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You never expect your home to flood, but it's important to be prepared in the event that it does happen.  Here are a few things to keep in mind for the first day or two after a home flood.

First, turning off all electrical and water services to the home.  While a flood may be accompanied by power loss, it's important to turn off all breakers and fuses to prevent electrocution in the case someone is inspecting the basement when power is restored.  When investigating damaged areas, waterproof boots and clothing should be worn in case the water is contaminated.  Even clear water could contain chemicals and may not be safe when exposed to your skin.

As soon as possible, and before making any repairs yourself, fully document the damage by taking pictures and videos and contact your insurance company to understand your policy coverage and next steps.

The causes of your flooding may be numerous, from a sewer backup, or extreme weather, to a broken sump pump or a burst pipe.  In the latter two cases, fixing the problem yourself may be possible, or you could arrange a contractor to make the repair on short notice.  Water can be removed in a variety of ways, such as bailing out large amounts of water manually with buckets, or using a hose to drain.  Smaller amounts of water can be sucked up with a wet vacuum.  When water is removed, your home's air conditioner, portable fans, and dehumidifiers can help to remove the humidity that was added to your home.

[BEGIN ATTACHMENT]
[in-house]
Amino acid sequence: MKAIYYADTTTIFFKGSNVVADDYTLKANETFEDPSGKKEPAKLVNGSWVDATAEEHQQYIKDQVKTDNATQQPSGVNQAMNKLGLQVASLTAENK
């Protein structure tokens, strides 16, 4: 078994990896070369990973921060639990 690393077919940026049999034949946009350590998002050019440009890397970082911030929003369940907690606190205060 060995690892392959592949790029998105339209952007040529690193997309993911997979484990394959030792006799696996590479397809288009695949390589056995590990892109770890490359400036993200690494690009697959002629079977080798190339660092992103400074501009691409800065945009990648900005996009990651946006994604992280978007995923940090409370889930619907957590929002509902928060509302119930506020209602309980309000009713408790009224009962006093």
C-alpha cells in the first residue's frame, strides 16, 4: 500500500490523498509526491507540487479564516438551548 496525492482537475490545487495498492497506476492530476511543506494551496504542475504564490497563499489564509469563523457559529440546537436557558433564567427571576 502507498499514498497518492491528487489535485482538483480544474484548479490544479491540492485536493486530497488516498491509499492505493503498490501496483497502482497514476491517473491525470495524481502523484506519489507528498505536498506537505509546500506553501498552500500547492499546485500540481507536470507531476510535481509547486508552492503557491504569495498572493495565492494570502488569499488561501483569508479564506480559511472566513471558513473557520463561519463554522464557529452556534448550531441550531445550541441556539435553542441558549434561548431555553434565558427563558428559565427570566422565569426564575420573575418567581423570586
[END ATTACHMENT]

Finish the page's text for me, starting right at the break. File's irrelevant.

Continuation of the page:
Before completing repairs to walls and carpets, professionals should be contacted to look for mold growth, which could happen depending on the time that has passed since the flood.

Experiencing a flood in your home is never a pleasant experience, but with a quick and pragmatic approach, damage and inconvenience can be limited.

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Keith Langlois

RHI | NHI

Registered Home Inspector
National Home Inspector
Licensed Electrician